Why Don’t More Doctors Prescribe Cannabis to Their Patients? Even as support for medicinal cannabis gathers momentum among voters, physicians often remain hesitant or firmly opposed to recommending cannabis to their patients. Mostly, their hesitation stems from a lack of supportive data and strong clinical trials. But when it comes to cannabis, is the science really not sufficient to support its clinical use?
Even as support for medicinal cannabis gathers momentum among voters, physicians often remain hesitant or firmly opposed to recommending cannabis to their patients. Mostly, their hesitation stems from a lack of supportive data and strong clinical trials. But when it comes to cannabis, is the science really not sufficient to support its clinical use?
To better understand why many doctors hesitate to embrace cannabis, let’s consider the factors that have plagued the pro-cannabis argument:
- First, a lack of available scientific studies on many health outcomes leaves us with mostly anecdotal reports of its medicinal abilities. While these stories certainly have value in guiding the scientific investigation, they’re ripe with bias and a spectrum of confounding factors, so they’re not sufficient on their own.
- Next, when results suggest that cannabis is ineffective at treating a condition or may have small benefits but substantial side effects, it’s hard to support using cannabis for that clinical condition.
- Lastly, inconsistency in cannabis’ effects across published reports reduces confidence in the predictable and consistent therapeutic benefits of cannabis.
Let’s break these points down.
Why Are There Few Scientific Studies Into Cannabis’ Clinical Benefits?
The reason for the relative scarcity in clinical cannabis studies stems largely from its Schedule I classification by the Drug Enforcement Agency. This classification regulates how cannabis can be studied, the access scientists have to cannabis and the financial and institutional resources that can be devoted to studying cannabis.
You won’t be surprised that it’s especially challenging to acquire funding to study a drug with “currently no accepted medicinal use,” according to the definition associated with its classification. It doesn’t matter that the same drug is one of the earliest known medicines. Most scientists’ careers live and die by grant funding, and the United States government is the single largest source of science funding in the world.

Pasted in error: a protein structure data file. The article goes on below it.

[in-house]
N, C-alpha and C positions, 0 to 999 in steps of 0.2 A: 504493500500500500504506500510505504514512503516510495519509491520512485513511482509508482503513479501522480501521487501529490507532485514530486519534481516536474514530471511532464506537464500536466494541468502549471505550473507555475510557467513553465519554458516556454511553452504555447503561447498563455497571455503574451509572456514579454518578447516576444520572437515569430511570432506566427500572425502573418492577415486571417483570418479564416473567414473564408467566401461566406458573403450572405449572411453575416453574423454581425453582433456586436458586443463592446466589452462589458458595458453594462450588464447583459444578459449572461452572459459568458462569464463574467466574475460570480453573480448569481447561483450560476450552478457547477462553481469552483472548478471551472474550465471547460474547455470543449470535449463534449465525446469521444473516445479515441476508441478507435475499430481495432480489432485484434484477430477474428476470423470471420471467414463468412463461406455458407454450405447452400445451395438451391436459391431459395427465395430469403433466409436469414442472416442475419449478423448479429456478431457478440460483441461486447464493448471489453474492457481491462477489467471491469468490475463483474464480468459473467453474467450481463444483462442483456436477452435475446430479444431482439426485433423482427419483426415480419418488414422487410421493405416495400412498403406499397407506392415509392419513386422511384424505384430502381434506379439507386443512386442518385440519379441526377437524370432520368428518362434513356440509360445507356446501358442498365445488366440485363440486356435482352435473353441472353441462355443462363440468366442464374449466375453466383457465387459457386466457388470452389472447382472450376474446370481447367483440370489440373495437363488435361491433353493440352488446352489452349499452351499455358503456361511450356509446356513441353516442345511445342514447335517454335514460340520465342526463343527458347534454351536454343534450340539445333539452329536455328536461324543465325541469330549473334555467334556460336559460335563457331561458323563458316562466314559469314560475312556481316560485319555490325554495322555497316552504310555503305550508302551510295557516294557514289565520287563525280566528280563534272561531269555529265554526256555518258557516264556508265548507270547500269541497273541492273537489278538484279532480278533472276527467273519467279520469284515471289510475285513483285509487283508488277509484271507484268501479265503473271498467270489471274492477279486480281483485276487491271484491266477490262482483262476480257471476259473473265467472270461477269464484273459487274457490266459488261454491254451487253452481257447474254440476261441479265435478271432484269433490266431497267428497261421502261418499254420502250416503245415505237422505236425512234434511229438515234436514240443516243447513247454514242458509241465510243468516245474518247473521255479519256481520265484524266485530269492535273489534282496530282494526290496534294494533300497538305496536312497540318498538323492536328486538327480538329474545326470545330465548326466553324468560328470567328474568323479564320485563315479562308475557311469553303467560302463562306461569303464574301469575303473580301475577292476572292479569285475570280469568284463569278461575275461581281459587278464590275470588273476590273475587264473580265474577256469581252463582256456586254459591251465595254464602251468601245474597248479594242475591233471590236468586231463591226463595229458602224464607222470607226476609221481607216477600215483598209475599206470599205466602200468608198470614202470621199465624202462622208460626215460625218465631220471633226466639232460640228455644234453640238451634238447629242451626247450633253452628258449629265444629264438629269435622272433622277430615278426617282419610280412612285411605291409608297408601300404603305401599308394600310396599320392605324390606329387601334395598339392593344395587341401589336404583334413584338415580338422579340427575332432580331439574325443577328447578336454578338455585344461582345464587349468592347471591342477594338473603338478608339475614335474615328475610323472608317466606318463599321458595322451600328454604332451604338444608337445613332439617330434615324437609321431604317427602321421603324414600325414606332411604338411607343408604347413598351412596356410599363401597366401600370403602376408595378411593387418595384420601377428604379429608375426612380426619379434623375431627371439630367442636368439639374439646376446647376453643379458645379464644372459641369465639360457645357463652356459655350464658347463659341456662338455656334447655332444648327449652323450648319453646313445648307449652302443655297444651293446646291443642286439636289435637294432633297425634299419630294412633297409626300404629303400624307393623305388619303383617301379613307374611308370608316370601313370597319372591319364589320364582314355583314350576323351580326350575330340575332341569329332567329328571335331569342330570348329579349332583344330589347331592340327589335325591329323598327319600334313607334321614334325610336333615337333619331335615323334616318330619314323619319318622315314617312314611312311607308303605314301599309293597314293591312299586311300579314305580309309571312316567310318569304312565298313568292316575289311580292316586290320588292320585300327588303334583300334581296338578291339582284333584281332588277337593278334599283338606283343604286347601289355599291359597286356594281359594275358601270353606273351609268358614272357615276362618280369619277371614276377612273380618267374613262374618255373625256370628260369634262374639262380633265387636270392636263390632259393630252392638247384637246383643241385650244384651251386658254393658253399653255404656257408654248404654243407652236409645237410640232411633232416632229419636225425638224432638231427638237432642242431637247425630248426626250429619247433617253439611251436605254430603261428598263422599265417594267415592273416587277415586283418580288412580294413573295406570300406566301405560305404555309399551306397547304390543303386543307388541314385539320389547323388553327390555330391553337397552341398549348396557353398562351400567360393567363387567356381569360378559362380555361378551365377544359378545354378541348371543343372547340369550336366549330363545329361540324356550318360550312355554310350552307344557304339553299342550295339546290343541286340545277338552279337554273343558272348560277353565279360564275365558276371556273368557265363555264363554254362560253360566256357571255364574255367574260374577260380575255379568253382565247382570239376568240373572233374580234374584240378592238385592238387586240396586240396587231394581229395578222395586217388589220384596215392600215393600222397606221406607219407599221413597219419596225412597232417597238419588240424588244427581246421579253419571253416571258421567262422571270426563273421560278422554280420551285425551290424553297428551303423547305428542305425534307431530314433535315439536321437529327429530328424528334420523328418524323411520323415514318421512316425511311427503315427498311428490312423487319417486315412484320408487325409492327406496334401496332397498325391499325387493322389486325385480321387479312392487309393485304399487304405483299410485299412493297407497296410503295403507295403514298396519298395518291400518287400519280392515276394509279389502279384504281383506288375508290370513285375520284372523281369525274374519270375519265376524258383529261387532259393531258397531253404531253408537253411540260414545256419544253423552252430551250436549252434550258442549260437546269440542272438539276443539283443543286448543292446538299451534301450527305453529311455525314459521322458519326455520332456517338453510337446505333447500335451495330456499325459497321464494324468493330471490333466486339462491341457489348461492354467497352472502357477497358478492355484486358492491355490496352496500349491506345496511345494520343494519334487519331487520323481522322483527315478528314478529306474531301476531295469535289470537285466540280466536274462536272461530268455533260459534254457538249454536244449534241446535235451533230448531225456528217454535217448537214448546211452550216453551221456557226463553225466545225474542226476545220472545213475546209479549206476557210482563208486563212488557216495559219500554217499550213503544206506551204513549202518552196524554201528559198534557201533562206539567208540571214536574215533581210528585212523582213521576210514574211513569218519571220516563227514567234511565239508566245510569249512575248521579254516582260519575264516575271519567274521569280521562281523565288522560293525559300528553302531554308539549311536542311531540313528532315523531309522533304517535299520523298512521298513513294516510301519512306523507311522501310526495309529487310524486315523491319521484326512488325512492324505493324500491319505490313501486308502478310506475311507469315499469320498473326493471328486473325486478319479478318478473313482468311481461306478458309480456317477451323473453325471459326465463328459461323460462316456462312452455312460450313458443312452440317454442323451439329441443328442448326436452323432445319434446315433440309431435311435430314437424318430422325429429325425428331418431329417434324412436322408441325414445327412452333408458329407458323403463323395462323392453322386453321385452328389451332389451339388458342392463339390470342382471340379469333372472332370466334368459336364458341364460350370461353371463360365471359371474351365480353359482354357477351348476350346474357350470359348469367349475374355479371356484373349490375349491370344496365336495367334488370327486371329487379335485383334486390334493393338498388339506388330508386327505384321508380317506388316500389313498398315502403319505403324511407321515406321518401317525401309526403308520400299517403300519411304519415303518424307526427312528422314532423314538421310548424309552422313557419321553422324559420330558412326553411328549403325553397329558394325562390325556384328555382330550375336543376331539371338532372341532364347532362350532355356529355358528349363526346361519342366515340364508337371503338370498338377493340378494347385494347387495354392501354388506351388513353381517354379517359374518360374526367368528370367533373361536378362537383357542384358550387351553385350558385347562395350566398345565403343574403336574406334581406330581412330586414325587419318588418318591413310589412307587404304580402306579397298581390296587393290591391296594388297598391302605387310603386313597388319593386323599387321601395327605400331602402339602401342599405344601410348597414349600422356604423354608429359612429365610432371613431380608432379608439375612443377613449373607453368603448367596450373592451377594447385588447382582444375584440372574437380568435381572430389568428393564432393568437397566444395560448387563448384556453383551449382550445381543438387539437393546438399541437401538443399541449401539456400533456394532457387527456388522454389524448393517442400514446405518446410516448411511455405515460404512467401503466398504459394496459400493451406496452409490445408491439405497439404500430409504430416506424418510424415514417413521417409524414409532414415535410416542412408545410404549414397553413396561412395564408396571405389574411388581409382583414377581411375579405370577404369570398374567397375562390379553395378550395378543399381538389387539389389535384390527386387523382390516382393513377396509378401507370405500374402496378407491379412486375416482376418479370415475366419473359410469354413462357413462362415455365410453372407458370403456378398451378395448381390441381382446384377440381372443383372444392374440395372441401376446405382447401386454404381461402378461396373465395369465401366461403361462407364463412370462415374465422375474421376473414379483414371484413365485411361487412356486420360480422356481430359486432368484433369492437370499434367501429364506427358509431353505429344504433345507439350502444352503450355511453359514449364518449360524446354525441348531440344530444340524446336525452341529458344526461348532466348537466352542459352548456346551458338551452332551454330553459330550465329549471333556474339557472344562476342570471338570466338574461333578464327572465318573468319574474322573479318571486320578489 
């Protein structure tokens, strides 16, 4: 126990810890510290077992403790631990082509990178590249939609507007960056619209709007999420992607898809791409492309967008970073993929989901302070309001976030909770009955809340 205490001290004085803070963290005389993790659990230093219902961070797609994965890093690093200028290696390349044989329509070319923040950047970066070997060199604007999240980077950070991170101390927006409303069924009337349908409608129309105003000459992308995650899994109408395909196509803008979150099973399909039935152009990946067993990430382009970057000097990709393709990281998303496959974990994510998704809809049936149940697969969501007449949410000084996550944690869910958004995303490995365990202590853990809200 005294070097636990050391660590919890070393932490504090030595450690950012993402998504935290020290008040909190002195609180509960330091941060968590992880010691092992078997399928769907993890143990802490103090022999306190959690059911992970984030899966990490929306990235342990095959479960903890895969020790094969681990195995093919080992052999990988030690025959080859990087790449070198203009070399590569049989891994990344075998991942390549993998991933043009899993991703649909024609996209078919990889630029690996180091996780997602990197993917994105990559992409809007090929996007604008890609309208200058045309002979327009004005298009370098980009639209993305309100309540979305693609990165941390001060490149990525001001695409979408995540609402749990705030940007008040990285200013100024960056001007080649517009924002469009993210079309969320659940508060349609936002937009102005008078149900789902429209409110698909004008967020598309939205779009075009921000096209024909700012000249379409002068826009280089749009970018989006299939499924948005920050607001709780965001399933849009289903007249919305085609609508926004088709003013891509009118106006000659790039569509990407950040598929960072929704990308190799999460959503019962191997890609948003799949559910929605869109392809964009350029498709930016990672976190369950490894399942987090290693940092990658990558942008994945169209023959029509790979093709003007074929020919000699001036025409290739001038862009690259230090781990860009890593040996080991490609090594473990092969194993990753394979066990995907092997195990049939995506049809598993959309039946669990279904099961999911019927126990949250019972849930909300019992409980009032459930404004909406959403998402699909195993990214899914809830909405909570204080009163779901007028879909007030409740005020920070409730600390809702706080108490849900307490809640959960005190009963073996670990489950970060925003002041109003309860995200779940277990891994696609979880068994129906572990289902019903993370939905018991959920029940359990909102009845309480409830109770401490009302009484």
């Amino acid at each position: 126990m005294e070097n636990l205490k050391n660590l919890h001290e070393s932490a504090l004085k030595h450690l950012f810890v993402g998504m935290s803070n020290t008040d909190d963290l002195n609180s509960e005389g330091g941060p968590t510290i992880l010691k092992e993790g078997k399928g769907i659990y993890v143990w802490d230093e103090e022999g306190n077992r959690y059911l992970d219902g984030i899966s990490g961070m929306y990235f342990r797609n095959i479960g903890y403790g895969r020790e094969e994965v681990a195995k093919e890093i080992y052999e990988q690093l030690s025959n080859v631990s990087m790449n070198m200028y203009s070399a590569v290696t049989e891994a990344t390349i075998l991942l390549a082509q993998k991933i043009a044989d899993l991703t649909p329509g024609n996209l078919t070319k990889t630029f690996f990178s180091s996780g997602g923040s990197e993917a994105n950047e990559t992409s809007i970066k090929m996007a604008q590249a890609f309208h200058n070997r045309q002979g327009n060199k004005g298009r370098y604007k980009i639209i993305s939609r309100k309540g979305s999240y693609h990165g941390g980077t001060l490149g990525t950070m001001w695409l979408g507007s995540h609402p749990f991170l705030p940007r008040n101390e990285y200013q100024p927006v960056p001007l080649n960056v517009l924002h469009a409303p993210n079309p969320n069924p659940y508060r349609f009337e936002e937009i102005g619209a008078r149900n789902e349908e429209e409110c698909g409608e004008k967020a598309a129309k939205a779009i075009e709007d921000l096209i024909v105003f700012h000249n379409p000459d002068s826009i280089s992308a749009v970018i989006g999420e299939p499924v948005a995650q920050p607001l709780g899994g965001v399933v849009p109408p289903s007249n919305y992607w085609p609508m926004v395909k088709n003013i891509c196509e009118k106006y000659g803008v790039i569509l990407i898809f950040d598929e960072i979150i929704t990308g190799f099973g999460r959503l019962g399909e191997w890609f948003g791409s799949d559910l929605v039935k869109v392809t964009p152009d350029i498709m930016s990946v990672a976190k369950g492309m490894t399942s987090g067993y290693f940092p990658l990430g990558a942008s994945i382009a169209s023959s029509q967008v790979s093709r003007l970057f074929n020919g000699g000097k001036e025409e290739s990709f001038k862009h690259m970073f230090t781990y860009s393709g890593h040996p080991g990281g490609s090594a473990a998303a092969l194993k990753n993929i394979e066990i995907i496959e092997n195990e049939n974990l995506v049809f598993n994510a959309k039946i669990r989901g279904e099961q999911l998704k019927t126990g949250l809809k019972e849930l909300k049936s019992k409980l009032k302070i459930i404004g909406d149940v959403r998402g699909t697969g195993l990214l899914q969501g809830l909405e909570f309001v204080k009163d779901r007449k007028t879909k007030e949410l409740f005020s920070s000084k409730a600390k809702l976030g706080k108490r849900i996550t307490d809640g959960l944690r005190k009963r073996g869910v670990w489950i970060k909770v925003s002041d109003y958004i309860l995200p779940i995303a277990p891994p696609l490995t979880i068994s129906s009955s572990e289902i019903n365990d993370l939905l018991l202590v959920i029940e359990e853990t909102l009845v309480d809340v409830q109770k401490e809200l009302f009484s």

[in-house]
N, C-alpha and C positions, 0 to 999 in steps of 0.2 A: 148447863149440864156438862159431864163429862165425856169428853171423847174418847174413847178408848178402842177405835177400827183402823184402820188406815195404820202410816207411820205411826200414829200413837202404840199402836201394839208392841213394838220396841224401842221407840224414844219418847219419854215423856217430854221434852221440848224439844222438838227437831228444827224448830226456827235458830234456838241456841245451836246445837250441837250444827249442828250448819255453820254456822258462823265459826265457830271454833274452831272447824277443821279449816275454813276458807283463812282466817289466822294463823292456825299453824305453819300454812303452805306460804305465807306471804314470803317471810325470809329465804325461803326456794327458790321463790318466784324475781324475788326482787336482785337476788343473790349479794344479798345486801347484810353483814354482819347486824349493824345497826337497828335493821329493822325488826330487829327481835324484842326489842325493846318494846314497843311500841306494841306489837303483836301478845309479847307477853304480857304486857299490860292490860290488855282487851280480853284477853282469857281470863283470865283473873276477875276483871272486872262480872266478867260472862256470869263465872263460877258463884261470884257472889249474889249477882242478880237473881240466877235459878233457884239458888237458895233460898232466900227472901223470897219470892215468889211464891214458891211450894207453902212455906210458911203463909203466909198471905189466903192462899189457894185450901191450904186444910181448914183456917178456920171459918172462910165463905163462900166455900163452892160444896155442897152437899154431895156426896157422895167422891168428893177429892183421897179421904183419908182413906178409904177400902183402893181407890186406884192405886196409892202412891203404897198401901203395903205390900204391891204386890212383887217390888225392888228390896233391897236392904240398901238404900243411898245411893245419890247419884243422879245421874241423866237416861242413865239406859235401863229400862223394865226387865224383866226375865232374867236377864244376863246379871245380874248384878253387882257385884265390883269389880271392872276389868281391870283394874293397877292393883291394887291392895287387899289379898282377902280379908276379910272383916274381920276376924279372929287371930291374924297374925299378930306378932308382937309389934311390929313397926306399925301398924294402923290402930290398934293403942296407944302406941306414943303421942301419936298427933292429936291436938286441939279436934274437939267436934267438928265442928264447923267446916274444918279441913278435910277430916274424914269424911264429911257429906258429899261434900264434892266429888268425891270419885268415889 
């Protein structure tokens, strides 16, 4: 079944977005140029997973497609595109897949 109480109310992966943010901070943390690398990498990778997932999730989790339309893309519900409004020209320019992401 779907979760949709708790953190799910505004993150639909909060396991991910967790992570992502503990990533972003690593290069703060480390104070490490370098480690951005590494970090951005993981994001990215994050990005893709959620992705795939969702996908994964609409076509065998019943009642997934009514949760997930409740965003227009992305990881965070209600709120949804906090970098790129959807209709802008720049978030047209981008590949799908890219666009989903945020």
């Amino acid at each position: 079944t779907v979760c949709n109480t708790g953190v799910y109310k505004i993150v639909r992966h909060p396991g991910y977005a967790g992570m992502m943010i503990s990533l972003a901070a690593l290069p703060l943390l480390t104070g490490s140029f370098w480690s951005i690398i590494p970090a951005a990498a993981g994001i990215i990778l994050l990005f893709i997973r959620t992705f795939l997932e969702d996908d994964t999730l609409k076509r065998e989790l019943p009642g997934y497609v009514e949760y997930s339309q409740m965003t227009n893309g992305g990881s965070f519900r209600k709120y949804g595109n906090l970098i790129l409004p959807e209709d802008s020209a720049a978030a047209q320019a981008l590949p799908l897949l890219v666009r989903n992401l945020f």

So if the government is resistant to funding medicinal cannabis research, it has a major impact. (And when they do commit to funding, not everyone is happy about it. For instance, Professor Michael Morgan of Washington State University in Vancouver received funding to study the interaction between THC and morphine on pain. This research was listed in Tom Coburn’s (R-OK) list of the top 100 Wasteful Stimulus Projects).
Is the Research Truly Not Available?
It turns out, there’s a trove of clinical research studies that the public doesn’t see. Because of the federal restrictions on research in academic institutions, private companies have taken it upon themselves to gather their own data, often with the support of nurses or physicians. The data gathered are being used to optimize the therapeutic effectiveness of their own products and are revealing, so we’re told, exciting and promising results.
Because these companies aren’t gaining approval through the same institutional review boards that are required for academic institutions, they’re often precluded from publishing in the peer-reviewed journals that are publicly available. Another downside is that they don’t receive the same scrutiny for the validity of their results.
Nonetheless, this privately collected trove of clinical data likely represents a significant source of clinical cannabis studies that could be used to transform the industry. But for now, few are showing their hands.
Why Is the Effectiveness of Cannabis Inconsistent Across Studies?
Beyond the challenge of acquiring research funding, it’s not easy—or in many cases possible—to get cannabis for clinical trials that’s consistent with what’s available to consumers.
The inability to systematically test different strains and products has traditionally led to an inability for the clinical research to support many claims by cannabis patients.
For decades, the University of Mississippi has been the only licensed facility to produce the plant for research purposes. But some researchers claim that the cannabis they receive doesn’t resemble the appearance or smell of traditional cannabis, it may be moldy, and has between 8-12% THC.
That may be fine if you’re trying to draw conclusions about the health benefit of that one particular strain, grown at that one particular site. But if that sub-optimal product also has sub-optimal medicinal benefits, is it valid to conclude that all cannabis strains and products similarly don’t have medicinal benefits? Of course not. The inability to systematically test different strains and products—many of which have been optimized for certain conditions—has traditionally led to an inability for the clinical research to support many claims by cannabis patients.